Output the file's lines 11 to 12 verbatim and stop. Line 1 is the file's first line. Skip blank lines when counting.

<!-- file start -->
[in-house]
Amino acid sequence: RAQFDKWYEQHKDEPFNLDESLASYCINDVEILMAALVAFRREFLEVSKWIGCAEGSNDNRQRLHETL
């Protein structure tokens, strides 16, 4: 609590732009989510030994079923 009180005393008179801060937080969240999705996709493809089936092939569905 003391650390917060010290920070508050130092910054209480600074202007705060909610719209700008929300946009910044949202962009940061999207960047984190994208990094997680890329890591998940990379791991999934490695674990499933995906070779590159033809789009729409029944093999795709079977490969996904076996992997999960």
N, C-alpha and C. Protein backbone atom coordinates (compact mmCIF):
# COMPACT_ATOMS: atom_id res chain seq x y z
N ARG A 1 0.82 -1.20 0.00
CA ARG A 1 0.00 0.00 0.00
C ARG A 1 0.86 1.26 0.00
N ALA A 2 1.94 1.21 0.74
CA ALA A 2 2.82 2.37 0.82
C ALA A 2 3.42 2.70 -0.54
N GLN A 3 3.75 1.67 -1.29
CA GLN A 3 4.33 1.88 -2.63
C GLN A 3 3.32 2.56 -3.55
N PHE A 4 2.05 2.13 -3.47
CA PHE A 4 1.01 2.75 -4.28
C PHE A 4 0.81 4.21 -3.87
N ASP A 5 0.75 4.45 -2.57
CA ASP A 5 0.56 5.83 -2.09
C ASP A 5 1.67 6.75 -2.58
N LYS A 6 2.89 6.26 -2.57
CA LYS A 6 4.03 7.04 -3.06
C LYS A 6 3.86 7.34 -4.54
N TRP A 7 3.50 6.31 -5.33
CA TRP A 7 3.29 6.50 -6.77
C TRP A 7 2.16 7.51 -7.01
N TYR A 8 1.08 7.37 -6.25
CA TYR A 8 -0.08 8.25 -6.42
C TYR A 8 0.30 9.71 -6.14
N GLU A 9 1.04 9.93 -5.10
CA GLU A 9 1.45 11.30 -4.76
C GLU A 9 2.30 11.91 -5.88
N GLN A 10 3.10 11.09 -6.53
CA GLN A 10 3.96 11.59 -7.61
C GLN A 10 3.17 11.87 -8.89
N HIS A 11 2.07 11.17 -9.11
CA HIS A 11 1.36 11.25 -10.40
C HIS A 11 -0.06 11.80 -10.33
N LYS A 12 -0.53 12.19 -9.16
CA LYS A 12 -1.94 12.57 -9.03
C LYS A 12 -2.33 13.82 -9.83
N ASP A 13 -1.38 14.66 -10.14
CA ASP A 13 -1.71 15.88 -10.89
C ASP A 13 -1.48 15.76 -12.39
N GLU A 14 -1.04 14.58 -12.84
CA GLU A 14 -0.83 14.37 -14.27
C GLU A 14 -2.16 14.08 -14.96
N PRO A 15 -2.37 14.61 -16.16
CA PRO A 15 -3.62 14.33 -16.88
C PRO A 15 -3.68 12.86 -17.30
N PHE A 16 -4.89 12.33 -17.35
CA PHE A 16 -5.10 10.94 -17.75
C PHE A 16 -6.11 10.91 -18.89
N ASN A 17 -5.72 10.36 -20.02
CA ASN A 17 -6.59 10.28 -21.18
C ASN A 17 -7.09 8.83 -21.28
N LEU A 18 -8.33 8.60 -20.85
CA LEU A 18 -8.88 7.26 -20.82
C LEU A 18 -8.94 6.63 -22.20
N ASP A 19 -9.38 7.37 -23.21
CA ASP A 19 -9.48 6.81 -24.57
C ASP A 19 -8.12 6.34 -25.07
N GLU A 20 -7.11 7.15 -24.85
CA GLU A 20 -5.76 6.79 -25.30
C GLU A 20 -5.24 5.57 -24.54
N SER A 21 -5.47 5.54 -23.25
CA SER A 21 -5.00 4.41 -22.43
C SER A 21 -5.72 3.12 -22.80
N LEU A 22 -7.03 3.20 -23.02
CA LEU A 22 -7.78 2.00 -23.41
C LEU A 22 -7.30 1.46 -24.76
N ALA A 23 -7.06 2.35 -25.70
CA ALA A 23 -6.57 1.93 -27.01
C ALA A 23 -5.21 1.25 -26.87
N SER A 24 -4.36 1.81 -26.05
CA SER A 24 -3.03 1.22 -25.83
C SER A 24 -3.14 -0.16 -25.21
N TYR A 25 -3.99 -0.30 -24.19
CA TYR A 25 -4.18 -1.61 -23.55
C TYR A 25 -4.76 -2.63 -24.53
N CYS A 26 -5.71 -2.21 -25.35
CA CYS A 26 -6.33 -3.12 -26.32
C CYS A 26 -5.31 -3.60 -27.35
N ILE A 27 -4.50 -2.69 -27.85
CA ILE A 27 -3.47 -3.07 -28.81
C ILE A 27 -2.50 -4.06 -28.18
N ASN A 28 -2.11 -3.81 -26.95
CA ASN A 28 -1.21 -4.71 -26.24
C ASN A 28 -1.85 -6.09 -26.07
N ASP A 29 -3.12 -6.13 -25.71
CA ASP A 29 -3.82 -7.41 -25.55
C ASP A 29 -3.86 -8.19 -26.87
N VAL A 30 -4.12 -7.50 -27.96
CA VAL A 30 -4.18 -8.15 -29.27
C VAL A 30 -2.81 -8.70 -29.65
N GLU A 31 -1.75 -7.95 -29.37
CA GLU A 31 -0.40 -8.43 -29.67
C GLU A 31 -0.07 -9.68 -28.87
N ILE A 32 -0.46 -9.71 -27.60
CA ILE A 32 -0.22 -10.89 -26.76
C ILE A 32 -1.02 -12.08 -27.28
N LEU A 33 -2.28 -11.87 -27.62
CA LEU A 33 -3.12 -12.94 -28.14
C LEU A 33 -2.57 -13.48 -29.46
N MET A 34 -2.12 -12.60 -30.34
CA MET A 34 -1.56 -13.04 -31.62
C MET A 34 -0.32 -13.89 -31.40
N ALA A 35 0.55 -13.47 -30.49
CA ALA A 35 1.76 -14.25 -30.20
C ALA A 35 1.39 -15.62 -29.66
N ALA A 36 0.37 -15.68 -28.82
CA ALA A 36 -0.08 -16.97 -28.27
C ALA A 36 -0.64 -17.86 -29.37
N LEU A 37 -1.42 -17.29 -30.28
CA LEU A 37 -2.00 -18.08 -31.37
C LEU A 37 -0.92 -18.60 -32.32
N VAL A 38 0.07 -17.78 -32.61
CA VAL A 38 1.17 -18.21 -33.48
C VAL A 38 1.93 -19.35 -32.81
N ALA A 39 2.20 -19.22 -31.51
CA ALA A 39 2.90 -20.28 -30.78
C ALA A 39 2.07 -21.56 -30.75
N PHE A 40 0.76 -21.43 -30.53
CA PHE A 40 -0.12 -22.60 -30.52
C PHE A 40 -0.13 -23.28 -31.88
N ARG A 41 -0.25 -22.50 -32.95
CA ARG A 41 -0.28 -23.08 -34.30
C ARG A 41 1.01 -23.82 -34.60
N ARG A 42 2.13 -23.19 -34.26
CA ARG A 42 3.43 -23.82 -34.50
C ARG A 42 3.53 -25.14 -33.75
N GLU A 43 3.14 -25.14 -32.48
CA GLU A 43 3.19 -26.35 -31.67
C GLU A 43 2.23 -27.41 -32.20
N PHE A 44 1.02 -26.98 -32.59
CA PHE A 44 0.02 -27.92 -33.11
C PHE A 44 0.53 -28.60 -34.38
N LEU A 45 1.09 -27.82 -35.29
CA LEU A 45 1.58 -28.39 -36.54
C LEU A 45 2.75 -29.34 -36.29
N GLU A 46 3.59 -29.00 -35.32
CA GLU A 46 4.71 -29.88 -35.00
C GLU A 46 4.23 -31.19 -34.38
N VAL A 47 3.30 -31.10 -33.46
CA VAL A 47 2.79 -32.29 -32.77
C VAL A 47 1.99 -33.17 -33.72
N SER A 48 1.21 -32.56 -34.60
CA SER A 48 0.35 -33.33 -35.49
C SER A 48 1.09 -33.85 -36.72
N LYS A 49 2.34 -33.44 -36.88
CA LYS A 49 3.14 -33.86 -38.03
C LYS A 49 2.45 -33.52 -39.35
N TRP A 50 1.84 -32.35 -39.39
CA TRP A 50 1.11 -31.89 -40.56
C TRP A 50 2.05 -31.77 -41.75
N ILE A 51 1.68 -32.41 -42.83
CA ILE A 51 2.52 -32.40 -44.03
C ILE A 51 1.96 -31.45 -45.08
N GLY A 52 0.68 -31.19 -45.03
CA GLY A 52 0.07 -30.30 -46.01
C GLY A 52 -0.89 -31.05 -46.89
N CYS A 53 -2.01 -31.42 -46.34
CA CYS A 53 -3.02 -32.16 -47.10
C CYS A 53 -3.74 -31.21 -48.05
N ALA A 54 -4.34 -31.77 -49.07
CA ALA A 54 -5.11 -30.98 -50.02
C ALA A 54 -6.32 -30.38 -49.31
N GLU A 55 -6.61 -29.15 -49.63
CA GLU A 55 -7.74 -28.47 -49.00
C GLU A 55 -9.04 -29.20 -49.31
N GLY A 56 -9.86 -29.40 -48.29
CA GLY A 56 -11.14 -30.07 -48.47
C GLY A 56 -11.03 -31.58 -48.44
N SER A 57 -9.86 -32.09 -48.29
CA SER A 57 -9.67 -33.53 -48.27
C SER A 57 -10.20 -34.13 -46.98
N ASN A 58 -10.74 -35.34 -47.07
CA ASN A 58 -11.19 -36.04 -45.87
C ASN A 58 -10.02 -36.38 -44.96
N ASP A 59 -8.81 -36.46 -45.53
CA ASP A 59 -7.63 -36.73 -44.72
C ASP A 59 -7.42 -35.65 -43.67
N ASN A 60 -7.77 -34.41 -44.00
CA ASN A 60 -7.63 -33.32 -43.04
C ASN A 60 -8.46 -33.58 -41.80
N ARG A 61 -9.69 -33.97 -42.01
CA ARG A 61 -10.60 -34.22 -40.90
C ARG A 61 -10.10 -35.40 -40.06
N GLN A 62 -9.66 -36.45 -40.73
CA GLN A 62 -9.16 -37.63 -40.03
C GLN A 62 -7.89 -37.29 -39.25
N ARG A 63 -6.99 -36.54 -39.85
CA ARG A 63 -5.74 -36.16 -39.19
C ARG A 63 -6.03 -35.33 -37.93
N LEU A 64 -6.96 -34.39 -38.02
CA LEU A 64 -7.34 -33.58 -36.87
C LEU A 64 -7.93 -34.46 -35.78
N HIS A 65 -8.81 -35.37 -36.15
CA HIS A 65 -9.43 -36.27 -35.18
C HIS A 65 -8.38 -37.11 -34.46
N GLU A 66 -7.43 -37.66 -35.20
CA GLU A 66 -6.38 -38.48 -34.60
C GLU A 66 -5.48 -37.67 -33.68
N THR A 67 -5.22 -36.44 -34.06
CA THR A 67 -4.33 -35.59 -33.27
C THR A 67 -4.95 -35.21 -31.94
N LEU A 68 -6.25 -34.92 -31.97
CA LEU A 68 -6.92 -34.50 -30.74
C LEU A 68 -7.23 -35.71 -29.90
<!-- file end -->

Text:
C ALA A 2 3.42 2.70 -0.54
N GLN A 3 3.75 1.67 -1.29